Ultimately, readers will decide and if their needs aren’t being met by the big publishing houses, they will pursue other options. If the industry as a whole isn’t meeting needs, it will lose market share to other entertainment options that are able to appeal to wider, more discerning audiences and niche groups.

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  • Point taken Alan (#18), but I suppose I was focusing on the written word because the original article and most of the discussion was about e-books versus printed books. My comment wasn’t intended to address all types of media.

  • Wendy Scott (#17), your narrow focus on written communications in the digital age (emails, blogs, tweets, etc.) as records of everyday life overlooks the single most important phenomenon of this period: YouTube.

    While it’s true that many of its clips are unauthorized uploads of professional productions, YouTube has more than 64 billion videos, including untold millions richly documenting the daily lives of ordinary people, who show us their homes, speak in conversational language, and share their hopes, fears and dreams with astounding candor and naturalness. Perhaps best of all, they demonstrate what a playful species we remain despite the never-ending societal and environmental challenges that beset us.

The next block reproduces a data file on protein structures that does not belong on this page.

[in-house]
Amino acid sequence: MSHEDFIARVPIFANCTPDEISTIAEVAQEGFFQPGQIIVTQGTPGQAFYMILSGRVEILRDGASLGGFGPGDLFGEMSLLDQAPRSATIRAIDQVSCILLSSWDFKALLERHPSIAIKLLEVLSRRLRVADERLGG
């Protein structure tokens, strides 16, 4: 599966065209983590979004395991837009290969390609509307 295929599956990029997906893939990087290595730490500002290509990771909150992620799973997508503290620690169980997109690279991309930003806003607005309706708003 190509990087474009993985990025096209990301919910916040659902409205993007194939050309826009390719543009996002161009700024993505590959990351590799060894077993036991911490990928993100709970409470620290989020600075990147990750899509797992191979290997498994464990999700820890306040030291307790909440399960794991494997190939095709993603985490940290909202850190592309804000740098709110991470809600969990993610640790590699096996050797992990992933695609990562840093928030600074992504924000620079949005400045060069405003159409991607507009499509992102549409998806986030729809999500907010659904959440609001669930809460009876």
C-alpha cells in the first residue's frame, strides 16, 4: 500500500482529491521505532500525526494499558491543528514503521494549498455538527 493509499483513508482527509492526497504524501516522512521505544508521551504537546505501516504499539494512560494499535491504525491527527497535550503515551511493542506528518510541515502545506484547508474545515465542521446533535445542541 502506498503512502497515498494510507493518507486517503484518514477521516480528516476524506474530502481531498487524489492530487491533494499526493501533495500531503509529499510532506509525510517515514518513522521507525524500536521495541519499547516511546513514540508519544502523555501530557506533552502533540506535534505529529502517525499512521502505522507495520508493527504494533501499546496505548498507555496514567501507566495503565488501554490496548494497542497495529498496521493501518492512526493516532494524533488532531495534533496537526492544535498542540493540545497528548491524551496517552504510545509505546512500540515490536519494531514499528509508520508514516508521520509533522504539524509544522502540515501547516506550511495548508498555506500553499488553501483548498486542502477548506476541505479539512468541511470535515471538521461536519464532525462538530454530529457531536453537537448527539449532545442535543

For you to question the historical value of digital documentation without mentioning YouTube is a serious oversight, Wendy.

  • Good point, Alan. One thing that I do think we’re losing with digital media is a rich record of normal, daily life that used to be chronicled in letters and journals. The invention of the phone reduced written communication but e-mail about pounded it into nothing.

    E-mails, blogs, tweets, and status updates just aren’t the same as letters. After all, most people wouldn’t save online greeting cards or love e-emails, but we would save love letters and birthday cards. Handwritten letters and notes convey personality so much more than typed ones do. It would be interesting to see what historians are able to reconstruct of daily life in the early 2000’s using transcripts of texts and IM’s and 140-character updates. They will definitely have a larger quantity of material to work with, but I’m not sure about the quality. It’s an interesting point to ponder and discuss. 🙂

  • Dave Hamara (#15), your fear is unfounded. Until the Rosetta Stone was rediscovered in 1799, the language of ancient Egypt had been a complete mystery for millennia. Once 19th- and 20th-century scholars got their grubby fingers on this remarkable artifact, they solved the puzzle, greatly adding to our understanding of a distant culture.